Prime Minister Malcolm Turnbull has weighed in on the 60 Minutes saga, labelling Channel Nine’s conduct “most unwise”.
“Nobody is above the law and if you break the law in other parts of the world, you may well be breaking Australian law as well,” he told John Laws on 2SM radio this morning.
He was asked whether Australian authorities would be investigating claims the Nine Network paid Ali el-Amine, the father at the centre of the abduction scandal, a six-figure sum to drop kidnapping charges against its staff.
“I’ve got no doubt it will be of interest to various regulatory agencies,” Mr Turnbull said, alluding to the possibility of an inquiry by financial regulator ASIC.
“It doesn’t matter who you are or who you work for, when you are overseas if you are an Australian you must obey the laws on the country you are visiting.”
Watch the clip here via the Sydney Morning Herald:
Asked if he believed Nine had been “foolish” in their involvement with the failed attempt to “recover” Mr el-Amin’s two children on behalf of their mother Sally Faulker, he said this:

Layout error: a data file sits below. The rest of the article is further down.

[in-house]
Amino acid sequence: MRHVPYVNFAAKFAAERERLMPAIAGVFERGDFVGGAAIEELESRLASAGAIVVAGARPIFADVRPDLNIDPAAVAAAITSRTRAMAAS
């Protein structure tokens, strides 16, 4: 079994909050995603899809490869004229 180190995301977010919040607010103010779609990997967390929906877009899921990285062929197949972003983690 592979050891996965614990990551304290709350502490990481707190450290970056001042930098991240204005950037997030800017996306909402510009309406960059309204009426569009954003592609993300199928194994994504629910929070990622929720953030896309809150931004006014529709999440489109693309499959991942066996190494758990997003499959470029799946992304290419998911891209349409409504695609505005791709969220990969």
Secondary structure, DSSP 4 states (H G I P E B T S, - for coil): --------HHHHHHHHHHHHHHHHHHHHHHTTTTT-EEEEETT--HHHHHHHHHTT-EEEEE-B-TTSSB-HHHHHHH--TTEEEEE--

“From what I have read about it, it appears to have been most unwise.”
Aside from the possible payment to Mr el-Amine, it’s been reported Nine also approached a number of underworld figures to help secure the release of the 60 Minutes team, including Mick Gatto.
Mick Gatto. Source: Getty/John Donegan
Undisclosed sources told Fairfax, a senior figure at the network contacted Mr Gatto and his business partner John Koury to help 'negotiate' the release of reporter Tara Brown and her crew members.
It's believed the pair were planning to fly to Beirut on Monday.
"We were planning to go and we agreed to do it the Slater & Gordon way - no win, no fee," Mr Khoury told the Age.